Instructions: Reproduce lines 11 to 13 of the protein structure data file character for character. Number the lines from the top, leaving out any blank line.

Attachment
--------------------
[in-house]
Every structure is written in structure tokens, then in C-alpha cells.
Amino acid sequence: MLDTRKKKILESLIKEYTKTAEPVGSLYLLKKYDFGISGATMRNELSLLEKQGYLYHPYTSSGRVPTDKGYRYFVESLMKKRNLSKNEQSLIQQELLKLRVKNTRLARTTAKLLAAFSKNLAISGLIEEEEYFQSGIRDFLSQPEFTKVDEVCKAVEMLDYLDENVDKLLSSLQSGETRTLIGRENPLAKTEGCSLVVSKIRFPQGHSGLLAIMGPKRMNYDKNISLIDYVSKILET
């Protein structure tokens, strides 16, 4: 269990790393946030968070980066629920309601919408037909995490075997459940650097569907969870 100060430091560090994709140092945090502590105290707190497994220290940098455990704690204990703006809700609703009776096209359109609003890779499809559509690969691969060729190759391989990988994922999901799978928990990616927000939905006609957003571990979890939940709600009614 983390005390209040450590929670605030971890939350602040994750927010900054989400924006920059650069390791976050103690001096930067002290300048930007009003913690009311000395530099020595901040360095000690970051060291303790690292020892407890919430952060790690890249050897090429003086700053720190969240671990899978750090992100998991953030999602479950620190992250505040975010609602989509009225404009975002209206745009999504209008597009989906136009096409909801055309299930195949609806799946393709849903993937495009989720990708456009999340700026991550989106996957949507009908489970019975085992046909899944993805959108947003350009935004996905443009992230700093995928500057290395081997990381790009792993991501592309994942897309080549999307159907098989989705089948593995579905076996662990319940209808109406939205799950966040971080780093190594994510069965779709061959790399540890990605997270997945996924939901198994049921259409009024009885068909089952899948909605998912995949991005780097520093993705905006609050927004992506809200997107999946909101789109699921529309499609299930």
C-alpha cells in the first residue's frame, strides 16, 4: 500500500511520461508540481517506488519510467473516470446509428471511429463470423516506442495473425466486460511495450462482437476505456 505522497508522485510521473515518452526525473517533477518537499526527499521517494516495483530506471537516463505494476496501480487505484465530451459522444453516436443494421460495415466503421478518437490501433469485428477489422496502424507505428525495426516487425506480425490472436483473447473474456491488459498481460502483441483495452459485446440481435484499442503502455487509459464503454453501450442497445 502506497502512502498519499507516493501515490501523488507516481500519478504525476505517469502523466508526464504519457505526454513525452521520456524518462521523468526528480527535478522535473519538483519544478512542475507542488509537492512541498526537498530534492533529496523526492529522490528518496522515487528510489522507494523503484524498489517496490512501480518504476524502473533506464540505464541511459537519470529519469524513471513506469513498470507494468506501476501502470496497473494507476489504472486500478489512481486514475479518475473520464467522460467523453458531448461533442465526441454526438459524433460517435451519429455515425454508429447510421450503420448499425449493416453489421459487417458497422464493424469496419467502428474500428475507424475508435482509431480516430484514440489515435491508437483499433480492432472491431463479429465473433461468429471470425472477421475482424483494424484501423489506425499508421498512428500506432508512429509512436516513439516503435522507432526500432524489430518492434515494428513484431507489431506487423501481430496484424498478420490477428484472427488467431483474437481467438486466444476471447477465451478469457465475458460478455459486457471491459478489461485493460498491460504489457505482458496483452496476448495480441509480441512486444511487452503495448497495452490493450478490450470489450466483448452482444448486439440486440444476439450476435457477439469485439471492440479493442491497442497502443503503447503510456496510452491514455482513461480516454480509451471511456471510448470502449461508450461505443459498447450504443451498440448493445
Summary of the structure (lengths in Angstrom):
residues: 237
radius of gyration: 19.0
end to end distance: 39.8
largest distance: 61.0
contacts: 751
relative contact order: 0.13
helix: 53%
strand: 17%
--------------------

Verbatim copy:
contacts: 751
relative contact order: 0.13
helix: 53%